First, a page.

COVID-19: wearing face coverings and masks

Changing Faces recommends that you follow the latest Government guidance on staying safe outside your home, including wearing a face covering as required. However, if you have a visible difference, we know this may be complex, and bring mixed feelings or additional challenges for you physically and/ or emotionally.

What are the issues?

Some people with a visible difference may find wearing a face covering or mask challenging, however others may find it comforting – and some may feel conflicted, experiencing both these feelings at times.

The ability to wear a face covering or mask may feel equalising and mean you feel less fear or worry in ‘facing’ the world. If staring, comments or questions are something you experience regularly in public, then this may be reduced by wearing a face covering.

However, the need to ‘hide-away’ or feeling this is being imposed upon you may feel negative, especially if you have worked hard on coming to terms with your appearance – and are rightly proud of yourself for this. Wearing a face covering or mask may feel like a loss of your self-identity.

For some, wearing a face covering or mask may revive anxieties about people behaving as though you are contagious or something to shy away from – or take you back to previous times of shielding – feeding into old feelings and worries you have already dealt with or learned to cope with.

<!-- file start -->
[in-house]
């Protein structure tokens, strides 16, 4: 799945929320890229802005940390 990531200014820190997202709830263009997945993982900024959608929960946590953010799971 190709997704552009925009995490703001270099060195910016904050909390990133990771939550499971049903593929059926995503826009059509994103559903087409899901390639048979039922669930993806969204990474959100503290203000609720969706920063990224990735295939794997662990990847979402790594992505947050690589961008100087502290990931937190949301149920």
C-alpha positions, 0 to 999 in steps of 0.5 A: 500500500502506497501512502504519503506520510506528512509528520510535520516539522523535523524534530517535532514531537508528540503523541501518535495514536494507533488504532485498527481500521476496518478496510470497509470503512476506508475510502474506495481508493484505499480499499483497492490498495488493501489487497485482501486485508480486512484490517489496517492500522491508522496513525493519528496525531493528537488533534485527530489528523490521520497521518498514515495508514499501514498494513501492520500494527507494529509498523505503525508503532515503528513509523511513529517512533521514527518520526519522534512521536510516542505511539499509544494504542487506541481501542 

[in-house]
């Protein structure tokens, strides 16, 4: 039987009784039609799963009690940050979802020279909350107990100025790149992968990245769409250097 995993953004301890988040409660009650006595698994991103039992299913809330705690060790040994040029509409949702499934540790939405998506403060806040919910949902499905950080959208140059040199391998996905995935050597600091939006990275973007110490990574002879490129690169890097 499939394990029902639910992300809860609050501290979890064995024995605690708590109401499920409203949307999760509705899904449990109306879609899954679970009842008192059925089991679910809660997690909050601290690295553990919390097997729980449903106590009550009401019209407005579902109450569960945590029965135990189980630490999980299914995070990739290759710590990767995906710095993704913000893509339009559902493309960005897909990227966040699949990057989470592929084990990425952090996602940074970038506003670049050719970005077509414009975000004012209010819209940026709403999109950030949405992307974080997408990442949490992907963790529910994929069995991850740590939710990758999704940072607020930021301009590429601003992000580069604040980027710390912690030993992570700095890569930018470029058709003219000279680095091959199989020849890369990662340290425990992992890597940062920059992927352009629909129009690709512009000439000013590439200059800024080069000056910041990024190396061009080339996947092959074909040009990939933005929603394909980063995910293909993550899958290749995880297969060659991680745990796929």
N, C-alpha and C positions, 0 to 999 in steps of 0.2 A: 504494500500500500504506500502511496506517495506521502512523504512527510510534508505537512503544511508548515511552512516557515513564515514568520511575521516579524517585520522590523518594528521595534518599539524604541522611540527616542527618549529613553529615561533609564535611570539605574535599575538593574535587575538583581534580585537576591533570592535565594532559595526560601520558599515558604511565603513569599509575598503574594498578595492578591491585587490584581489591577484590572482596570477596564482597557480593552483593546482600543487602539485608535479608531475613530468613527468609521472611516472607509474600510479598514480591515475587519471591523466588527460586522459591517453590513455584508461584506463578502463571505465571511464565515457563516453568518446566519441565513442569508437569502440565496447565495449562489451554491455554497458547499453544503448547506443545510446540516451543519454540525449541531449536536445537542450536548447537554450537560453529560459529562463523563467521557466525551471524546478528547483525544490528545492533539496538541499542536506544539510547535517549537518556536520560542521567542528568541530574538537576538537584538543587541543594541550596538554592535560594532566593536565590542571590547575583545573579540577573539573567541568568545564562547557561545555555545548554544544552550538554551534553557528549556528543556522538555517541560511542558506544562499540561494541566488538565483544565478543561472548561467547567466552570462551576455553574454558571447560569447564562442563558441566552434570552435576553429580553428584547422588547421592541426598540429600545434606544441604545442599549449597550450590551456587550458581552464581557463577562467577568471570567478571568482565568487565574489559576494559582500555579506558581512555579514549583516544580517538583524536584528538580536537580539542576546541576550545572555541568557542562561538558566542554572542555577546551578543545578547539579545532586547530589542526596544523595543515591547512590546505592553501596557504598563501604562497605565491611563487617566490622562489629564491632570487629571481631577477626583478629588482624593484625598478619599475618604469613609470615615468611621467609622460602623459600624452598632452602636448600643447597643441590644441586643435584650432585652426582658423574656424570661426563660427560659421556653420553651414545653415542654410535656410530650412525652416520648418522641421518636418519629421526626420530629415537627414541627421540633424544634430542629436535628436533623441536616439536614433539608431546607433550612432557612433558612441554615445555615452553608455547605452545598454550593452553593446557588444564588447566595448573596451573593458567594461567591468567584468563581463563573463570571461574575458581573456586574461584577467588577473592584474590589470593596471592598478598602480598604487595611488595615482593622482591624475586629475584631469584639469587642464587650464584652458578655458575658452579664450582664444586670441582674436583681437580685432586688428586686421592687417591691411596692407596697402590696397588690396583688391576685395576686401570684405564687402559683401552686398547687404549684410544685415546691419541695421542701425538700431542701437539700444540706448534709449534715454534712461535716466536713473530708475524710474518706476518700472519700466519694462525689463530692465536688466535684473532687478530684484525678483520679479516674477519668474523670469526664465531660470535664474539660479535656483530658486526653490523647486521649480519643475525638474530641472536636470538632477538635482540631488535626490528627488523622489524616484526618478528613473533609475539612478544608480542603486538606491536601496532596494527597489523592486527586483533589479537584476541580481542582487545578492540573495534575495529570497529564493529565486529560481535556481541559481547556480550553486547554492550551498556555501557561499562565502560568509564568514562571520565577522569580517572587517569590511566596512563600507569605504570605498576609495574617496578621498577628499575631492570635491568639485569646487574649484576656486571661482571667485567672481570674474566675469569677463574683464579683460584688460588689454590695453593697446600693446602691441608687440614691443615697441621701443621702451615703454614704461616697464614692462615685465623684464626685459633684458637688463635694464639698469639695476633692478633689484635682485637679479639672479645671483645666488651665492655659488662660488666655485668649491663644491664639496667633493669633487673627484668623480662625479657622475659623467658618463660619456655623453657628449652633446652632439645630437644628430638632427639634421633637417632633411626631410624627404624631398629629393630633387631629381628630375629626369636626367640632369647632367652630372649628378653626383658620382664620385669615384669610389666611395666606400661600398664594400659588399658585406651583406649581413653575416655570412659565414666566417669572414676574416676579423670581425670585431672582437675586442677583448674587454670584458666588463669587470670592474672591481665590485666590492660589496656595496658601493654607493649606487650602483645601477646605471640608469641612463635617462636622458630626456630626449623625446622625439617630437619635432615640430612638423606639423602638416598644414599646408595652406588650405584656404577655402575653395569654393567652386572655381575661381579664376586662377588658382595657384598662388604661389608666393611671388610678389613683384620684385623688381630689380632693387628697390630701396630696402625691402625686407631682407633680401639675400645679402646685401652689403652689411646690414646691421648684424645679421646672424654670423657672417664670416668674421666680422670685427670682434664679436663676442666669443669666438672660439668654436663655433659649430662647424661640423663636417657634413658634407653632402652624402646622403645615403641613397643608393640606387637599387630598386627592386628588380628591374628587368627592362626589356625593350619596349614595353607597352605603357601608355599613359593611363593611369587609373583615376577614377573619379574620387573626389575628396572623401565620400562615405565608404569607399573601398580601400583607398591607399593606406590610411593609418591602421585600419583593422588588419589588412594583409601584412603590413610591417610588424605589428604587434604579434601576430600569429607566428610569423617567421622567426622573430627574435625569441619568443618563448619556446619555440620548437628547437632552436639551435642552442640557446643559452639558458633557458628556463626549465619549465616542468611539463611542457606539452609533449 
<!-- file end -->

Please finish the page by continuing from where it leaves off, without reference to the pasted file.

On the other hand, if you feel safer behind a face covering or mask, you may worry this may delay some of the social anxiety you experience until people stop wearing these in the future, meaning your return to ‘reality’ may be delayed or compromised.

Everyone who can safely wear masks or face coverings should, but the national push to make this the norm may feel stigmatising for people for whom this isn’t an option. If your condition, mark or scar prevents you from covering your face in the advised way, or at all, you may feel anxious that people will notice or comment on this. You may feel worried that people will judge you or feel pressure to explain your reasons for not wearing a face covering or mask. You may also be worried about the physical impact wearing a mask or face covering has on your condition. Some people are exempt from wearing a face covering. To find out more, read the Government Guidance. This BBC article is also useful in giving more detail and context about the exemptions.

What can I do?

Here are some tips that you might want to think about as you consider the impact of wearing a mask or face covering:

  • Speak to someone. If you are feeling worried, anxious or upset, it may be worth explaining this to a friend, family member or colleague you are close to and explaining your feelings. You could also ask them to support you, for example by going with you when you first go out, to shops or on public transport for the first few times, to help you deal with any challenges.
  • Prepare yourself. It may help to write down the things that make you feel anxious or upset – and then consider how you have dealt with these things before; and remind yourself that you can do this. Think about your inner resources and your positive qualities, and the tips or techniques that have helped you before. You might like to talk all this through with a friend or family member.
  • Plan in advance. If you are travelling somewhere, plan your route beforehand and consider what challenges may arise for you. You may find it helpful to look at our Talking Confidently Tool. Planning ahead may give you a sense of control and increase your confidence. Find some relaxing things to do the night before to help manage any worry and anxiety.

If you want to learn more about the advice and support we can offer during the pandemic, please visit our COVID-19 resource hub.

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